Wing World

Wing World is the magazine of GWRRA. The Gold Wing Road Riders Association is probably the largest Gold Wing association in the world.

I was introduced to GWRRA and Wing World by Hauke back in 2002. The benefits of membership, having regard to our planned US trip were manifest.

Long after that memorable motorcycle adventure I continued to subscribe to Wing World. There is, for me, a mix of nostalgia on the pages of the mag. Articles about bikes that, in my young days were ‘state of the art’ serve to educate those who arrived long after production ceased,

Stu Oltman – the workshop guy, seemed to know how to solve every problem people chose to write in about.

The development of the ‘web’ as a place to ask questions and find answers has made magazine publishing of any sort increasingly hard. Printing and posting bring costs and lack the immediacy of always on internet.

I rediscover Wing World online in 2018 looking glossier that the old magazine. The images carry more punch and the writing is every bit as good as I remember. 

I’m sounding nostalgic, perhaps I am. I recently sold ‘our’ Gold Wing. I now realise that bike was not mine alone. All the major tours made with her were  made in the company of others, my son Jez in 2002 and in 2010 and 2012 with my wife Niki. So yes she was our bike, fondly remembered despite the issues that beset her time on the island of Cyprus (of which more on another day).

The dusty pile of magazines may have gone from my den, but it sure is good to know that the trove of information and photos that they held has been given new life, right here amongst the trillions of other bits and bytes that drive our daily lives.

Wing World – Stu Oltman article, the trigger for this writing, can be found here.

1st draft – February 2018.

She’s Gone

Just before Christmas 2017 I got a call from a guy who knew I had a Goldwing. He wanted to know if the bike was for sale. He told me that his friend had recently purchased an 1800 and that he wanted an 1800 but that he was happy to buy a 1500 if he could find the right bike.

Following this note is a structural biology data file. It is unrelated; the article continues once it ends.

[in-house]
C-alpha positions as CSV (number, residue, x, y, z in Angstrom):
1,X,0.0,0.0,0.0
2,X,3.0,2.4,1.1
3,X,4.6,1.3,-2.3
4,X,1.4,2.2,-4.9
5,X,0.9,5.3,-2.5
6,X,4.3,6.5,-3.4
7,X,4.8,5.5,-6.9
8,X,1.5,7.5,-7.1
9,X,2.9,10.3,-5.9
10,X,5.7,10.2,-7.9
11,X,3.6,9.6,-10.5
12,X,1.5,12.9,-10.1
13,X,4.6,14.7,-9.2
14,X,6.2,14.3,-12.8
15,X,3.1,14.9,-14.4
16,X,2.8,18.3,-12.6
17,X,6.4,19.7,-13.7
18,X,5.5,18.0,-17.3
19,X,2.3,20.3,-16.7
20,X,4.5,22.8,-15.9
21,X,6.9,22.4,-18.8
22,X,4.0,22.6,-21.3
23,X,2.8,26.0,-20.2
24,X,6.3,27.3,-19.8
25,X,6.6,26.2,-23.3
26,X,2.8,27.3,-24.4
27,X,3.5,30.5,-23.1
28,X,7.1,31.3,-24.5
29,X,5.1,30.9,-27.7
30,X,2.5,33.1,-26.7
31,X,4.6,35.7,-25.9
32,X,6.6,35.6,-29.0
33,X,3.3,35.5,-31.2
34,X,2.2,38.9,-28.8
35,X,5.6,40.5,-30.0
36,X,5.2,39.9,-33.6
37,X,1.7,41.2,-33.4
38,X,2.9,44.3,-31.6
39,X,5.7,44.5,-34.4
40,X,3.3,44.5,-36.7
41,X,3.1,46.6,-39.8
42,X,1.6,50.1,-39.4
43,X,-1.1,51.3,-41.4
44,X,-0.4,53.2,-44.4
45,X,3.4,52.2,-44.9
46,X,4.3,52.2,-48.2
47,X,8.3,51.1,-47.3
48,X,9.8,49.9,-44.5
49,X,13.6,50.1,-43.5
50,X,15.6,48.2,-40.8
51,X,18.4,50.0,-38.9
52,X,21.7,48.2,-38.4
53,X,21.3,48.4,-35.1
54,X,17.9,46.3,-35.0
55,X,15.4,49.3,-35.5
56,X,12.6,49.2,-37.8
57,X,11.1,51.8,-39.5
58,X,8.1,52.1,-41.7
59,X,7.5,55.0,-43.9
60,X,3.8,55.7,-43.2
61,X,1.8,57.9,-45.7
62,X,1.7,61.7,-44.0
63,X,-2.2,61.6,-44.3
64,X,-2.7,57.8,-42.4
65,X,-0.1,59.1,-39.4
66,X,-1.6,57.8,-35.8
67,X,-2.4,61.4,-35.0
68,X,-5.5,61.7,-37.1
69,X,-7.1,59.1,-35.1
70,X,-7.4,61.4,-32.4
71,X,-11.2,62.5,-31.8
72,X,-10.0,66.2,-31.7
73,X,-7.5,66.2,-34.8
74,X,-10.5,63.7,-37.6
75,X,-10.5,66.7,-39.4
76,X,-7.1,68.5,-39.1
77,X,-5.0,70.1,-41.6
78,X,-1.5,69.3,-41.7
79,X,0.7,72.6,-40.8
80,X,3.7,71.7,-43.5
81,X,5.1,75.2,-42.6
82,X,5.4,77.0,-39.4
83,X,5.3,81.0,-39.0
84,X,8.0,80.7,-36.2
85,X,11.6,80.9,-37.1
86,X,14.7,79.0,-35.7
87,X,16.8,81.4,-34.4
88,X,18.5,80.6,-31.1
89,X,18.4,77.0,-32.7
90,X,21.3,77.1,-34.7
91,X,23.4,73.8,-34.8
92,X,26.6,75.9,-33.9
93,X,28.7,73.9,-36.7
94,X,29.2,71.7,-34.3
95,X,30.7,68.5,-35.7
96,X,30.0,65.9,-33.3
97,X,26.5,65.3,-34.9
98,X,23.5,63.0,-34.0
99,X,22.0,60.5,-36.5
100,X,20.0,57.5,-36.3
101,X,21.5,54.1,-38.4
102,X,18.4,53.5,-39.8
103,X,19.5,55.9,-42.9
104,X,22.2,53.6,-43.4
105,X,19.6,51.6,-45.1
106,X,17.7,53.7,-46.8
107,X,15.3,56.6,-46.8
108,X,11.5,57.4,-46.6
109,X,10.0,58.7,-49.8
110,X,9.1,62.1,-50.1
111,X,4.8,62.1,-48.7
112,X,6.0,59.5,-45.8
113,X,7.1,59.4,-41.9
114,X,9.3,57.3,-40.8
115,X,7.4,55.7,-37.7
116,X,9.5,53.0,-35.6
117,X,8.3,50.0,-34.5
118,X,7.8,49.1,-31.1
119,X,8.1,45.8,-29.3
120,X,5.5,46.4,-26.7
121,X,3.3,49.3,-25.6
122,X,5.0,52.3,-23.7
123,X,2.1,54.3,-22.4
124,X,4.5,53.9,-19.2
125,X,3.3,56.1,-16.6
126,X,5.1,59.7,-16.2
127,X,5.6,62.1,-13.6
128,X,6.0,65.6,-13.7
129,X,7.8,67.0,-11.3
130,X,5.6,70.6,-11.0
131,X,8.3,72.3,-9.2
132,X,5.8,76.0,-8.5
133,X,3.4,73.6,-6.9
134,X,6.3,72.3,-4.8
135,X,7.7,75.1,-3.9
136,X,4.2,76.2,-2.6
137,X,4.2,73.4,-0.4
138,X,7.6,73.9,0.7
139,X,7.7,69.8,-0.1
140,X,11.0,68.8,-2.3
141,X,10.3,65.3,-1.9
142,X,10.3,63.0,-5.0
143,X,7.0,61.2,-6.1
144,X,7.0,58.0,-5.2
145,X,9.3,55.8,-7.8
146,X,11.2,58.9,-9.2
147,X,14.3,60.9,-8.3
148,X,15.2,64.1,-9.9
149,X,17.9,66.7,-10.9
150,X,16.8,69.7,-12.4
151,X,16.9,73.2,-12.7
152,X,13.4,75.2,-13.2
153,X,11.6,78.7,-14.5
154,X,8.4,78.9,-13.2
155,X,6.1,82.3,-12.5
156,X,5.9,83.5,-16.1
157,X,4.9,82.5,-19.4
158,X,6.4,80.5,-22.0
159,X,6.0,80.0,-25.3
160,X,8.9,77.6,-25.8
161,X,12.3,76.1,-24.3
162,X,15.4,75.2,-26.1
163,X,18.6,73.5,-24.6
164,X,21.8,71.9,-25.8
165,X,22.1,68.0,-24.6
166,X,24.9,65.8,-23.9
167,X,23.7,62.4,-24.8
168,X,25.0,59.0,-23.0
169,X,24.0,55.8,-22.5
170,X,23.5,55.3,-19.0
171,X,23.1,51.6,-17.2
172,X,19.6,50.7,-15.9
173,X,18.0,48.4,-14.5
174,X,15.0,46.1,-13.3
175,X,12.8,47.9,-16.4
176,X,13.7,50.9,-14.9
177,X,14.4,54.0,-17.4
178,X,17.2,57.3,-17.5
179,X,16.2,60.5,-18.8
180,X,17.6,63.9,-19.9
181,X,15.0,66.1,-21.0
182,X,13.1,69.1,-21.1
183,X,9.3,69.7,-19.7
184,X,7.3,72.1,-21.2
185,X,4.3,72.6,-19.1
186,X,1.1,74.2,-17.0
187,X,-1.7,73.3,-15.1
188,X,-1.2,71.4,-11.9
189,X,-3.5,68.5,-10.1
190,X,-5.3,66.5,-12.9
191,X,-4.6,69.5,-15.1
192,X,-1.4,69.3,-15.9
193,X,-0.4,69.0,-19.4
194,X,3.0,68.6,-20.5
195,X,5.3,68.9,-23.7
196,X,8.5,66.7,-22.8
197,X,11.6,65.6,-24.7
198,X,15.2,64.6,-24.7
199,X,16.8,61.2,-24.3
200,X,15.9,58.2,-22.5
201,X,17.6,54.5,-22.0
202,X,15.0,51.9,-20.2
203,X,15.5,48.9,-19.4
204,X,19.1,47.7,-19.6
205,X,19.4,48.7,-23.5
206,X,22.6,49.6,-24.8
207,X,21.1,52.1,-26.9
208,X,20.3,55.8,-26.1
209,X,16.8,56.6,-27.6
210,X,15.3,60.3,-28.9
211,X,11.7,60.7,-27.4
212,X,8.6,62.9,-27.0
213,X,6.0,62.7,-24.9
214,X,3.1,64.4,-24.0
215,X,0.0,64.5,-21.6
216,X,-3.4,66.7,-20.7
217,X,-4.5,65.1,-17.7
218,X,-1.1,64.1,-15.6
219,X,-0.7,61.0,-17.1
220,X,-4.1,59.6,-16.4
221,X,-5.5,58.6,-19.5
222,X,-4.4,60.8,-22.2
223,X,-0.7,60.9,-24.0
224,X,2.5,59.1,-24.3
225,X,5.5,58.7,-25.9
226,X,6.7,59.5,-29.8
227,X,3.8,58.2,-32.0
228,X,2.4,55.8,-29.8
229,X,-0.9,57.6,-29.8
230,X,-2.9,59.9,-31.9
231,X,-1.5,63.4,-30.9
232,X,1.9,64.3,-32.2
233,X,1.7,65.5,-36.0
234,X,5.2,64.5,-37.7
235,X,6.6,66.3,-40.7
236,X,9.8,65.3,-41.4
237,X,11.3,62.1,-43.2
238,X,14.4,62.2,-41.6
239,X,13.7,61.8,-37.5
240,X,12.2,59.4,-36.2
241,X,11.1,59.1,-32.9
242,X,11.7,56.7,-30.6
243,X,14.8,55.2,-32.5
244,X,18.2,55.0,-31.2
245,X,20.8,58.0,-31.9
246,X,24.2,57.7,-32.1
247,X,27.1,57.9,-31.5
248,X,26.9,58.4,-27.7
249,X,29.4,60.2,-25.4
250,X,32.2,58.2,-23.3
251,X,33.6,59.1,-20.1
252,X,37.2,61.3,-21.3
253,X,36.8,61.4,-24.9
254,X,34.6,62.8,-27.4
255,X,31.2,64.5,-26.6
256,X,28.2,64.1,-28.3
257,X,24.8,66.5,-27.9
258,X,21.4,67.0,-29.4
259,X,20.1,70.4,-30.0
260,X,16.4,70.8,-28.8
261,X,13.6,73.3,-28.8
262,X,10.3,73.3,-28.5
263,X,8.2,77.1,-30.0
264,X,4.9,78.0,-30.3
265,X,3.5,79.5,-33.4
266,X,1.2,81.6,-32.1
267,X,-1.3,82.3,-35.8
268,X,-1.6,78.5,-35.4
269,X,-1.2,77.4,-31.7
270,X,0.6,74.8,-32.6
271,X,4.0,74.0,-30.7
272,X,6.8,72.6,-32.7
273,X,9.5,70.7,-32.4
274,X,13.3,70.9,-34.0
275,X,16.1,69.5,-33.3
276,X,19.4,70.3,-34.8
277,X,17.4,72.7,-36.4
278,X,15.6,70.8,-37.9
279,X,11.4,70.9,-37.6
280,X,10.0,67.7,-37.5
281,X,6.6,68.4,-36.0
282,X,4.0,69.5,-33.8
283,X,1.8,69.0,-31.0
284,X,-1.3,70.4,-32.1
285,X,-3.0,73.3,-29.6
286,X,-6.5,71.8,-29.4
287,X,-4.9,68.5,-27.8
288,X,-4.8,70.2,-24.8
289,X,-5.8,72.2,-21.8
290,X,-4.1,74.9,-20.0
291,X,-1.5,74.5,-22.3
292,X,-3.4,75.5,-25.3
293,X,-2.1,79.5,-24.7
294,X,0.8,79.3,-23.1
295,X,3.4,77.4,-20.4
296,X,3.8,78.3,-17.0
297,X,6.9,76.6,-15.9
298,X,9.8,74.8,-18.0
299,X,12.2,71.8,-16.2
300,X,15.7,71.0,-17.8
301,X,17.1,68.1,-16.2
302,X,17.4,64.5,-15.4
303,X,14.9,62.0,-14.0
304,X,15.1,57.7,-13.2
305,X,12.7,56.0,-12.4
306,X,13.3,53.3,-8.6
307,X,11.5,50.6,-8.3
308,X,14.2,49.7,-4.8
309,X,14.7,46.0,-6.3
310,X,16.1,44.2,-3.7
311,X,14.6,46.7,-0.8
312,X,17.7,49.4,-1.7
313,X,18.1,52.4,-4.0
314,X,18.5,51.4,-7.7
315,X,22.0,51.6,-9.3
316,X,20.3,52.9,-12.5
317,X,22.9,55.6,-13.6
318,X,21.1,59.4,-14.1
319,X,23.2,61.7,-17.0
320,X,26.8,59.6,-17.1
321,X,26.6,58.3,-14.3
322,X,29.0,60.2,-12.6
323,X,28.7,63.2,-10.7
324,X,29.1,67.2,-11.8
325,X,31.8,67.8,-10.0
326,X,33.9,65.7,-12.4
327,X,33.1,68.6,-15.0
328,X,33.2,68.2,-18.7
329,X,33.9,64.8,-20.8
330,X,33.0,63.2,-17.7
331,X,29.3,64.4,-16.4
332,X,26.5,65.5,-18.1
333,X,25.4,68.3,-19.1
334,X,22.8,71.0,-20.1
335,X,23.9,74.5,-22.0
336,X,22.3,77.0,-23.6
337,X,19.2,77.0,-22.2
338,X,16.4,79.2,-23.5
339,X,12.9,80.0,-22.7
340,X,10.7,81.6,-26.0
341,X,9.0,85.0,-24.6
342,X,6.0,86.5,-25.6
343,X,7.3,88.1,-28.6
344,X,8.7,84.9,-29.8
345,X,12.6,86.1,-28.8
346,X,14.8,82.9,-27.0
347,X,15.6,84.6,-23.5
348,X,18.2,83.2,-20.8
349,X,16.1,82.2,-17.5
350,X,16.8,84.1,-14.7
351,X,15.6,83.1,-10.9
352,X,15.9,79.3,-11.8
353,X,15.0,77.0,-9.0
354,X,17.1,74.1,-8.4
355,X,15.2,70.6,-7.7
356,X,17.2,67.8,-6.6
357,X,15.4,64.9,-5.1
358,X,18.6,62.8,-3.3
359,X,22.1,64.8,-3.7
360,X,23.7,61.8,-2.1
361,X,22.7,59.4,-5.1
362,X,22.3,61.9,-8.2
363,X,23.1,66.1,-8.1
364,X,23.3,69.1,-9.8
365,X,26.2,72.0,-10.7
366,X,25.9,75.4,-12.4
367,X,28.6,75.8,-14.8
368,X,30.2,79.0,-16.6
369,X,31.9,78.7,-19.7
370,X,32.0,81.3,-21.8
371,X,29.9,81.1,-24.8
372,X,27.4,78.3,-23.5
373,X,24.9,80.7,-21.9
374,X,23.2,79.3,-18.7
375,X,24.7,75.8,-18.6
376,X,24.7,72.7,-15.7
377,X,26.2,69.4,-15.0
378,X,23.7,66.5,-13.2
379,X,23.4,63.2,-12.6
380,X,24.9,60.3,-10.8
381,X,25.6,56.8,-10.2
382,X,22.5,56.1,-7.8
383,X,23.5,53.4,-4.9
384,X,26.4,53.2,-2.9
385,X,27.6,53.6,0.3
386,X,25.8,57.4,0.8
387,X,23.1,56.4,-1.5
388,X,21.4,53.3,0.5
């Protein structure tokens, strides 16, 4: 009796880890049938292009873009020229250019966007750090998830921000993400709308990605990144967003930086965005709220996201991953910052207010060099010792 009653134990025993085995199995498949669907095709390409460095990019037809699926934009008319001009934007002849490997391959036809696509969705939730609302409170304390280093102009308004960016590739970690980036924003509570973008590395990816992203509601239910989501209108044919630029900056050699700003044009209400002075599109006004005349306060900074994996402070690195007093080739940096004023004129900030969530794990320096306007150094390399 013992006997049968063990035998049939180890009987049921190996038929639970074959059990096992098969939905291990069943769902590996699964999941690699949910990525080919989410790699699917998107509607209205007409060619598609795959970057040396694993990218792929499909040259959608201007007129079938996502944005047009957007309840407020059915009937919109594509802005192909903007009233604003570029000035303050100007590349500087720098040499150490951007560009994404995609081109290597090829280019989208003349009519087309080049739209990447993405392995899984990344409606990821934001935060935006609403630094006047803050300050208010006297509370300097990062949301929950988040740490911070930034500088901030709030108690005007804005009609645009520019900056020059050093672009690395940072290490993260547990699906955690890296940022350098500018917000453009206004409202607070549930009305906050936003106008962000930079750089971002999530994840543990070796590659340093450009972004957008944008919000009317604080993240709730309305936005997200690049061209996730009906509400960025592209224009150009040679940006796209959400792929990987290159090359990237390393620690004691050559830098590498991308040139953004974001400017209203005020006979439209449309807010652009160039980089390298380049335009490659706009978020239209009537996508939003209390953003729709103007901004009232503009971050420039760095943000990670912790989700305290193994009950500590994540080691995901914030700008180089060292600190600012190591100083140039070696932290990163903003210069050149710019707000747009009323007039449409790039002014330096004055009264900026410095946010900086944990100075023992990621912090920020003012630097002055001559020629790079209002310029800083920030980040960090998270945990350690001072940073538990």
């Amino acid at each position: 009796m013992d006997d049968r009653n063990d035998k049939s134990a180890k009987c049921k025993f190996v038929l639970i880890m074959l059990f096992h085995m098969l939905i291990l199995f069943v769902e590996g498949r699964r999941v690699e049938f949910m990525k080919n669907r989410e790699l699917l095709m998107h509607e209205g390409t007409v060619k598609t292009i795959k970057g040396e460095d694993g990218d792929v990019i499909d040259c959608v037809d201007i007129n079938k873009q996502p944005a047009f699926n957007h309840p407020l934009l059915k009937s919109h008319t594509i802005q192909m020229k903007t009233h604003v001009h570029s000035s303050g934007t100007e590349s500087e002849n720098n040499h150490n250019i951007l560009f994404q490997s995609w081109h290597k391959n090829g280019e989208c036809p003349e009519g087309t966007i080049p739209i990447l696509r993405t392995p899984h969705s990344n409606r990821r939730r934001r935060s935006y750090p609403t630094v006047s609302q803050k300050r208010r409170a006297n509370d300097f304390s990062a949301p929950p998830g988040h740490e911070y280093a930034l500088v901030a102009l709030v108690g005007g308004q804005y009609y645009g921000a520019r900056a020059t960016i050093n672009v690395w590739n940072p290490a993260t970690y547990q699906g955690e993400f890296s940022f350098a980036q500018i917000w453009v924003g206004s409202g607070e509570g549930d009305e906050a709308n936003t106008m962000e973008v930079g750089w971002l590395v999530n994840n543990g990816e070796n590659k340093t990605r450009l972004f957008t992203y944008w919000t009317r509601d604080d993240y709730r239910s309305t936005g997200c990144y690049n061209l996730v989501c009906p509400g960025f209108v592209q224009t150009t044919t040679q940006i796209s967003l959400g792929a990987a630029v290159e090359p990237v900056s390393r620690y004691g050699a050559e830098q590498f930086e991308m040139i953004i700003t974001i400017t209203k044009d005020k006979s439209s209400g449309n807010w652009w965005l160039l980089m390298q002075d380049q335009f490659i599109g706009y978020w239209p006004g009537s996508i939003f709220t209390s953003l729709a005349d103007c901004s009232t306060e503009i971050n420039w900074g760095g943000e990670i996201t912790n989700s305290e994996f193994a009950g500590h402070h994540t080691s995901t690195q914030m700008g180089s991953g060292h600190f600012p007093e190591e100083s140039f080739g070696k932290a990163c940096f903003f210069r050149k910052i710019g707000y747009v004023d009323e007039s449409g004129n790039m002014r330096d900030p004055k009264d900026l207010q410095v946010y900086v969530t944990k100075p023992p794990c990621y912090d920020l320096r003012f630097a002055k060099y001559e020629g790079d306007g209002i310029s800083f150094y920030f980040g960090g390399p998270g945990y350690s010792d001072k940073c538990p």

He wanted to know what I’d sell the bike for and I agreed we would speak after I’d given the matter some thought. A week passed and I got a polite follow up call. I quoted a figure and we arranged a viewing. 

With two other Wing’s to view that day, after a thorough inspection of my Goldwing, the interested party drove off. I though that that would be the end of the matter. I had of course cleaned the Wing and she was looking rather lovely. 

The next day I determined that I would resolve the sub-optimal foot brake issue. With Niki lending a hand, or should I say a foot to press down the brake pedal as required, we bled the brakes. Fresh brake fluid in the lines and  a short road test confirmed that we had indeed improved things. 

More cleaning and polishing followed as I reassembled the plastic. Gaining working access to the rear caliper and to the rear mounted master cylinder, for the split braking system, requires the removal of the side panniers and other ancillary plastic panels. This creates cleaning opportunities. Polishing and repolishing – she really was looking good. 

Niki when providing one of the many mugs of tea that such work calls for remarked how lovely the bike was looking. This cue lead me to the Jethro joke about how ‘a man would have to be a fool to sell a car with such a low mileage’. If you haven’t heard the rest of the joke, I apologise. 

Needless to say, my friend phoned back to arrange a further visit. I was told to expect his ‘expert’ and his wife. The wife bowed out. She agreed the deal, in advance, as long as our man sold one of his three other motorcycles! 

The expert owns a Wing that he has as a long term project. He knew what he was looking for as he inspected the bike and road tested her. I only winced once. Well twice actually. The first wince happened when the expert revved the bike to its maximum rpm and held it there. Something I have never done, with any bike. Why would you? The engine survived. 

Once the road tests had been conducted, papers were produced and signed and exchanged. My friend drove off leaving me with a cheque. His expert drove the Wing away. How did it feel? It felt strange. After such a long association with one bike it was bound to feel odd. I know that she has gone to a good home and that her story will continue for many years to come.